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XGI Volari 8300 Reference Videocard Review
XGI Volari 8300 Reference Videocard Review - PCSTATS
The Volari 8300 a native PCI Express GPU, and it's intended to compete in the entry level market with a handful of home theatre PC oriented capabilities that should make it stand out.
 77% Rating:   
Filed under: Video Cards Published:  Author: 
External Mfg. Website: XGI Tech Dec 15 2005   C. Sun  
Home > Reviews > Video Cards > XGI Tech Volari 8300

XGI's TrueVideo Engine

XGI's TrueVideo engine supports analog LCD, digital LCD as well as conventional CRT monitors. The maximum resolution analog LCD and CRT monitors support is 2048x1536. Digital LCD resolution support maxes out at 1600x1200 which is something large LCD users have to keep in mind. One of the Volari 8300's strongest suits is its ability to support multiple displays at the same time. In fact it is possible to connect up to three displays (two computer monitors and a television) at the same time. The only limitation is when two CRT monitors are hooked up to the Volari 8300, the RAMDACs cannot handle another video output (because CRT's require a higher refresh rate than LCD monitors). Users of dual digital LCD monitors can however connect the television at the same time.

TV output is one of the XGI Volari 8300's specialties, and the card supports HDTV video outputs 720P and 1080i. Of course, the Volari 8300 can also connect to conventional televisions through S-Video/Composite output cables. In that situation, the resolution will go as high as 1024x768 in both NTSC and PAL, as long as the TV itself supports it.

XGI is particularly proud of the Volari 8300's video output features, and these are easily the little GPU's best strengths. The Volari 8300 supports video overlay, bus master video capture and MPEGII transport stream capture. The Volari 8300 uses XGI's third generation advanced de-interlacing techniques as well as a 'five field based motion and edge adaptive de-interlacing' process. Edge enhancement improvement is supported, and is 7x2 pixel window based. XGI was a bit vague on the specifics of how the Volari 8300 works aside from listing official specs, unfortunately.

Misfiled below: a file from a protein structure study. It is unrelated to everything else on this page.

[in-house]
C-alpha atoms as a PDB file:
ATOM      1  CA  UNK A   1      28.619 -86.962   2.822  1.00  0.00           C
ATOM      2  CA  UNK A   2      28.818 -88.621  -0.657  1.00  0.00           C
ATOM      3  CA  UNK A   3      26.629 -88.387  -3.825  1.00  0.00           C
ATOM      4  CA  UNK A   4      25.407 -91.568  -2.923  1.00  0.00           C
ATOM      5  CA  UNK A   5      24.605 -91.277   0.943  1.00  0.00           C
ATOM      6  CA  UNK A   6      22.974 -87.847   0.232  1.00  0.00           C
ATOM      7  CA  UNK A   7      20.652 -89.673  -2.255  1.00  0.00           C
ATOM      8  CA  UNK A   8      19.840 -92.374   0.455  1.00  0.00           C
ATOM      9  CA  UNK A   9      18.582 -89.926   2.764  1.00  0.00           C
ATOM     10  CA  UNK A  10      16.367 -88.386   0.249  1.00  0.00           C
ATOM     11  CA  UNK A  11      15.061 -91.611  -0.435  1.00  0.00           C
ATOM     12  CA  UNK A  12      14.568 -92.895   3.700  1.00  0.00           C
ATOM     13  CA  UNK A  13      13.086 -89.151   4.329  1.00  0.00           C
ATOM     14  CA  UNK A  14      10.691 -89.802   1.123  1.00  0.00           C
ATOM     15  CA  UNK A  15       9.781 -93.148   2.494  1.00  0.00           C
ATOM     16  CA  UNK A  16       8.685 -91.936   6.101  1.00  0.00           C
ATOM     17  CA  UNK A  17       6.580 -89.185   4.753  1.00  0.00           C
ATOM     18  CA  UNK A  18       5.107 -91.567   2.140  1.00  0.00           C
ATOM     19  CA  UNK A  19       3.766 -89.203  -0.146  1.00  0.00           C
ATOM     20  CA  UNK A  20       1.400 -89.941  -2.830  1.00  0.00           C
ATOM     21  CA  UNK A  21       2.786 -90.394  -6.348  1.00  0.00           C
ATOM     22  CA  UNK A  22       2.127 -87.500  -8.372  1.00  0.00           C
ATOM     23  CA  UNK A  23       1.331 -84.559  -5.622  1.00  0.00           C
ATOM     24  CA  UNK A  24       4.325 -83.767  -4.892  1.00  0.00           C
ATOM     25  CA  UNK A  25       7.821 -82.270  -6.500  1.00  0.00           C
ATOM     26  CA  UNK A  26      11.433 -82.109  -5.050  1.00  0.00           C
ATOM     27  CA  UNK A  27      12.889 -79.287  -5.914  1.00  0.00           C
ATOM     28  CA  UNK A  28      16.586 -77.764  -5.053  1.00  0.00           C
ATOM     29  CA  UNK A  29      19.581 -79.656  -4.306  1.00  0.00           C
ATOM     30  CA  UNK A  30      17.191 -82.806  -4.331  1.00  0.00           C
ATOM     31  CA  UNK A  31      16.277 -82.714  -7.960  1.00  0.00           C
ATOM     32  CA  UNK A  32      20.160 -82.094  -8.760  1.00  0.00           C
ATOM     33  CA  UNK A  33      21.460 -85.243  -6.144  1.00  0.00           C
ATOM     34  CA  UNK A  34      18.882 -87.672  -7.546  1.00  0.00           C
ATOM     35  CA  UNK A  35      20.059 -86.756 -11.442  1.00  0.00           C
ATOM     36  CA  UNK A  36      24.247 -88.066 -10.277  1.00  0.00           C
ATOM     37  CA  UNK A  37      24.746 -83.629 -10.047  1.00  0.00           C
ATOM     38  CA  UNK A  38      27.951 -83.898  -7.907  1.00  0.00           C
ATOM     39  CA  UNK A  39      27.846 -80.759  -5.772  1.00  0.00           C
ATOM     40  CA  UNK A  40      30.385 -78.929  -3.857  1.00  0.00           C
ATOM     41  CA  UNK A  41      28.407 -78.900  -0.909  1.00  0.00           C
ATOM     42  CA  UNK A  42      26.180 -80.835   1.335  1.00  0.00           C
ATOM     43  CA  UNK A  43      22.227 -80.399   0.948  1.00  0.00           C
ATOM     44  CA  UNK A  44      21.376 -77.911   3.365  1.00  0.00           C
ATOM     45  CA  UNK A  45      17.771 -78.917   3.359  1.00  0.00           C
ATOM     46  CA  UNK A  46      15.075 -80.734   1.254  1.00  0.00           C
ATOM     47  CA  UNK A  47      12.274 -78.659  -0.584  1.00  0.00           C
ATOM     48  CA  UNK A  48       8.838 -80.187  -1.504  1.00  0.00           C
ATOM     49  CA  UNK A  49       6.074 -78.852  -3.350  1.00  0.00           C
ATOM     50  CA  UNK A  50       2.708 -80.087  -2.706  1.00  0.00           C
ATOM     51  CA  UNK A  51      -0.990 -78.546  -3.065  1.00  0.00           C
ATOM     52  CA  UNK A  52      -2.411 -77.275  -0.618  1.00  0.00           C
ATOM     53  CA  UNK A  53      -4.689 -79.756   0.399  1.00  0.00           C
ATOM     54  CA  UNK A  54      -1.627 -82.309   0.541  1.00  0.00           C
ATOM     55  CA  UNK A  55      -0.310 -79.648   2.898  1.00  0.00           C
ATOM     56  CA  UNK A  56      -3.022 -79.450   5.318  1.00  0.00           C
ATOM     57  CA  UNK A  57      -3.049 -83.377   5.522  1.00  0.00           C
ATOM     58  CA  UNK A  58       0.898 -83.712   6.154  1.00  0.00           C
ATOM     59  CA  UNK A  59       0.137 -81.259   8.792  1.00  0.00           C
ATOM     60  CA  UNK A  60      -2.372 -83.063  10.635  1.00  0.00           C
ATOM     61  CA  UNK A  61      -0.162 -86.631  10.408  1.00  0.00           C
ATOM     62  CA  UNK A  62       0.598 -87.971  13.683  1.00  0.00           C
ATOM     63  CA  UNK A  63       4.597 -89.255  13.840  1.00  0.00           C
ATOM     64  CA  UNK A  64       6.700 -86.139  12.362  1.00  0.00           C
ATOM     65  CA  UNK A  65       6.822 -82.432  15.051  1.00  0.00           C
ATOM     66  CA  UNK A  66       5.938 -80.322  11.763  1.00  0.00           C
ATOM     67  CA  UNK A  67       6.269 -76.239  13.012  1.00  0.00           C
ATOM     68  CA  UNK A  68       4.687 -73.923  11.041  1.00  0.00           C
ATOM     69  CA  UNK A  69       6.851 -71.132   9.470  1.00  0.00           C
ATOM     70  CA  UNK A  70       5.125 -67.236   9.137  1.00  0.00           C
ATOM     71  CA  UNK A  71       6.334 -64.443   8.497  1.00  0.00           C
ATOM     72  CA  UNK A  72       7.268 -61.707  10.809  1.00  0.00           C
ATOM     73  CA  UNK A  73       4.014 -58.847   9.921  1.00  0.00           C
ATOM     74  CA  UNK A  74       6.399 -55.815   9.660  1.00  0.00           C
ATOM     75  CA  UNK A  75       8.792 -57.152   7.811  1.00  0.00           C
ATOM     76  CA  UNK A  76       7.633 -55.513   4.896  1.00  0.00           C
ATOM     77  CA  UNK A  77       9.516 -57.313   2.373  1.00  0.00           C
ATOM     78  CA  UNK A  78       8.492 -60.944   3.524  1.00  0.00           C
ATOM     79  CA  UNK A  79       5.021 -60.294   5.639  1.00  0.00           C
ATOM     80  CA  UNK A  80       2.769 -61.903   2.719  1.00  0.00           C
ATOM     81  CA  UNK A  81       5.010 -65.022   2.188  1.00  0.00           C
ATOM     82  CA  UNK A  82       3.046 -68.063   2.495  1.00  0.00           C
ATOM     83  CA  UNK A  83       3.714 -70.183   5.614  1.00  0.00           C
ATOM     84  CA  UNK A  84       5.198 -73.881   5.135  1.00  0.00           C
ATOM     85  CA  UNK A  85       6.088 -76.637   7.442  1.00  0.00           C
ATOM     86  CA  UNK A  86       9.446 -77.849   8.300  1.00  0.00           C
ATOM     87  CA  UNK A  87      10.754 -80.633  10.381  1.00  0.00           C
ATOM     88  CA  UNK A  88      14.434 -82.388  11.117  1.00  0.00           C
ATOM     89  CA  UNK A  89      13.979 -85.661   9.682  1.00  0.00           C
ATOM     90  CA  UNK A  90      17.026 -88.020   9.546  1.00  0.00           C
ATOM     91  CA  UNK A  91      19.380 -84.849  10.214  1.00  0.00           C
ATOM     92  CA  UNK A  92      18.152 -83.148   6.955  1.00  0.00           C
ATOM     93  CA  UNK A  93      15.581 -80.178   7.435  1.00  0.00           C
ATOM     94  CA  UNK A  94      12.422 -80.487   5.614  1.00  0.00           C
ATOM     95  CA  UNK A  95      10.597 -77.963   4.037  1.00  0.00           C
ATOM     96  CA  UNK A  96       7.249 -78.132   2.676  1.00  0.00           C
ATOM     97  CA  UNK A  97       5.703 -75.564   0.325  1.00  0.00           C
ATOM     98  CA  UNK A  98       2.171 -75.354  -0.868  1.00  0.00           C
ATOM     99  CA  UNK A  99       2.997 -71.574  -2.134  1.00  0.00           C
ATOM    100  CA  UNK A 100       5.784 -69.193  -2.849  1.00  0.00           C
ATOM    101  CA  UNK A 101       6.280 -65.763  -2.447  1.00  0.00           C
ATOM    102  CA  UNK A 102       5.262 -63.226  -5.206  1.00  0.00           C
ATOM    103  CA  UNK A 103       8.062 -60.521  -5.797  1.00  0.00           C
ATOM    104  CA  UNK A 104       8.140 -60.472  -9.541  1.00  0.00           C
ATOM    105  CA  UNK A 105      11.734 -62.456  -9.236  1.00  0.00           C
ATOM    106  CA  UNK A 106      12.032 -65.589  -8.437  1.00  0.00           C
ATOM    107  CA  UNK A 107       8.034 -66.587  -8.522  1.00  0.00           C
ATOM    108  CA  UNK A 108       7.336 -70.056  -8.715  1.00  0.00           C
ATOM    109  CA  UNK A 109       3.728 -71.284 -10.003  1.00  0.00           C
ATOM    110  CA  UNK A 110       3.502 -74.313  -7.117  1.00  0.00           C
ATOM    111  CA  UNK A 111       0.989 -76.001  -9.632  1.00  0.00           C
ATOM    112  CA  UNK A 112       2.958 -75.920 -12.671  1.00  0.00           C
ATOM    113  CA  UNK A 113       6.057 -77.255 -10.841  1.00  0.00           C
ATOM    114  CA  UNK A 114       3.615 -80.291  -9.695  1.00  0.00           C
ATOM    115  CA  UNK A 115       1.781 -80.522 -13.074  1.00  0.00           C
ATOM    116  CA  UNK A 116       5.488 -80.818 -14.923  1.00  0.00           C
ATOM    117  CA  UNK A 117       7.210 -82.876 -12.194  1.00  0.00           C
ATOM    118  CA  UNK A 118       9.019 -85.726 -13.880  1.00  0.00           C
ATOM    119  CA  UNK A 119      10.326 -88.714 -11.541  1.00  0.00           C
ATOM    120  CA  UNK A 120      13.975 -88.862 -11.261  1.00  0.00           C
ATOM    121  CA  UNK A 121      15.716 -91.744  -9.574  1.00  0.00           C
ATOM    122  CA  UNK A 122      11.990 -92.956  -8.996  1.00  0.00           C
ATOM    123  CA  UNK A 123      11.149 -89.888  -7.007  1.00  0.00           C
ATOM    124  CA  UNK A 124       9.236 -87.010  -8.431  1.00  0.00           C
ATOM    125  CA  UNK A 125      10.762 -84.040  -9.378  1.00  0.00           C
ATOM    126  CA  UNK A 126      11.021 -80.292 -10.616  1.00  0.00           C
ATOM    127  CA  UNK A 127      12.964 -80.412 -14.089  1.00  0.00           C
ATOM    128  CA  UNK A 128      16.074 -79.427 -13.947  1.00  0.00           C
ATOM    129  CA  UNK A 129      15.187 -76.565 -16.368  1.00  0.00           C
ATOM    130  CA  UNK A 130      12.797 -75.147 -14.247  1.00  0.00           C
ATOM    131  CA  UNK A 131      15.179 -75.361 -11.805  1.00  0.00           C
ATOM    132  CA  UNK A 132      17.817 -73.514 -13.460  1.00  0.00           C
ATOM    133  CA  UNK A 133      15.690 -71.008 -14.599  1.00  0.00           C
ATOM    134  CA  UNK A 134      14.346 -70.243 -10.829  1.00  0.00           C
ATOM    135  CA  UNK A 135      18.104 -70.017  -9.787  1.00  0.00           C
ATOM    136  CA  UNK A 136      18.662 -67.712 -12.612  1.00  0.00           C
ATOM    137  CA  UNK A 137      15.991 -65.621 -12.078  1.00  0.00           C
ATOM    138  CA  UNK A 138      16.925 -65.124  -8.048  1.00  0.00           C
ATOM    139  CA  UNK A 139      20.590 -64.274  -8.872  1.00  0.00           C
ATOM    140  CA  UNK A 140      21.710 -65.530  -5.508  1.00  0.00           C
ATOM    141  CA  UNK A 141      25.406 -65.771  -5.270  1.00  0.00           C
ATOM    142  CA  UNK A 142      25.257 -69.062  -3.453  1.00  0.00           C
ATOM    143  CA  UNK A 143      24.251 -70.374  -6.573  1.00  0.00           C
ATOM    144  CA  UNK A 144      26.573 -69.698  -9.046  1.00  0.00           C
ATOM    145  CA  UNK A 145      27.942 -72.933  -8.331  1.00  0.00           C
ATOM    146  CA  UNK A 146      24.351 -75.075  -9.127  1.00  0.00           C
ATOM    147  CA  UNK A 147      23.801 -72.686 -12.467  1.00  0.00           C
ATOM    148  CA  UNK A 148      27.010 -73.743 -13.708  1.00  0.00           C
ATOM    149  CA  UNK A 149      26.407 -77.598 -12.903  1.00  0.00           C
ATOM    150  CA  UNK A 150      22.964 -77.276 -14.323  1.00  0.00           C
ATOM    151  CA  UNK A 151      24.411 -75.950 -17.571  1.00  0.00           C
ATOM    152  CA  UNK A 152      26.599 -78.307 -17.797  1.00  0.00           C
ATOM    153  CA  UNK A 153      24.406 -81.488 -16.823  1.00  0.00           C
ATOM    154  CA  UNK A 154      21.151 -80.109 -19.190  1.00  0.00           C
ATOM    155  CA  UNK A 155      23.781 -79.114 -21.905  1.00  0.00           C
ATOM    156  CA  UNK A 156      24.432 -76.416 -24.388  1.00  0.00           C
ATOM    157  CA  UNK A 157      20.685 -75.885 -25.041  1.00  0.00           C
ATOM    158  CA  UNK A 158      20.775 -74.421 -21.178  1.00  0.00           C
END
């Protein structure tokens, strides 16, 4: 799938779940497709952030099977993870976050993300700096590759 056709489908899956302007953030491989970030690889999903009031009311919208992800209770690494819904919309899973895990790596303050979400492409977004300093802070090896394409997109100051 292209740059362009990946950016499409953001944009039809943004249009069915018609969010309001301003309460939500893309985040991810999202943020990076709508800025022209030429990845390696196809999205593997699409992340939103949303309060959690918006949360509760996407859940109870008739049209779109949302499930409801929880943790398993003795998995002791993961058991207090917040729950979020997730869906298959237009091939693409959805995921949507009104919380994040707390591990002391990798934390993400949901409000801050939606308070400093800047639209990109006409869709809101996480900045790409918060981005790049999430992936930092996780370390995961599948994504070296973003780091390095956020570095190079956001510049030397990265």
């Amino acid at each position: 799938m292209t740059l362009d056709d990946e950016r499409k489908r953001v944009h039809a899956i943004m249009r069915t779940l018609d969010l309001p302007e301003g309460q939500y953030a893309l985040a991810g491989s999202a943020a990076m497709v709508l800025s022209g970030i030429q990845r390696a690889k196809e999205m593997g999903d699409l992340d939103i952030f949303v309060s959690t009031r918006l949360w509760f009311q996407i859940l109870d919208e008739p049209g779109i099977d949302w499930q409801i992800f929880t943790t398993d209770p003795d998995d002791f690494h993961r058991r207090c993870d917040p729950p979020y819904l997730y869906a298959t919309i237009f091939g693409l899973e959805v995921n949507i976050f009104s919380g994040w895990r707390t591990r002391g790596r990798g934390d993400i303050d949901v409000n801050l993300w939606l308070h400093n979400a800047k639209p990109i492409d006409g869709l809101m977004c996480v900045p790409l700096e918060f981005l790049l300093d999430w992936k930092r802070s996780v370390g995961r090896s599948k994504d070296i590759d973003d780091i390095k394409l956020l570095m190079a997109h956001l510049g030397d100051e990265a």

Looking at the reference snowboard, we can see that standard de-interlacing makes the picture quite fuzzy. XGI's de-interlacing on the other hand improves definition of the snowboard and it stands out from the background better.

Looking at XGI's edge smoothing picture it is clear that the lines are clearly defined, just look at the edge between the snow and the sky. With XGI's edge smoothing, the line is much sharper and there is a clear separation between the two.

TrueVideo in action

To illustrate TrueVideo in action, XGI bundled a DVD copy of the last episode of Friends with its XGI Volari 8300 reference card for the purposes of this review. There are a variety of scenes from the DVD which illustrate different aspects of TrueVideo at work. All video shots were recorded via PowerDVD 6's internal capturing ability with hardware de-interlacing enabled.

Looking at the picture frame in the picture on the left, the colours are still quite vibrant and TrueVideo's colour gamma correction does a good job. The foosball table image is particularly impressive since Joey and Chandler are moving quite quickly in the area. The metal bars have clearly defined edges, and the foosball characters do not simply blend into the background.

The difference between software and hardware de-interlacing is dramatic, and this is one area where XGI's TrueVideo really shines. On the left, the actors' shoulder is not well defined and the vertical dark line in the background blends into its surroundings. With the image on the right, the body is clearly defined and the image quality improved. The details in the navy blue shirt are also more pronounced and clear.

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Contents of Article: XGI Tech Volari 8300
 Pg 1.  XGI Volari 8300 Reference Videocard Review
 Pg 2.  — XGI's TrueVideo Engine
 Pg 3.  XGI Reactor Drivers
 Pg 4.  Benchmarks: 3DMark03, Splinter Cell: Chaos Theory, FarCry
 Pg 5.  A good card for 2D work?

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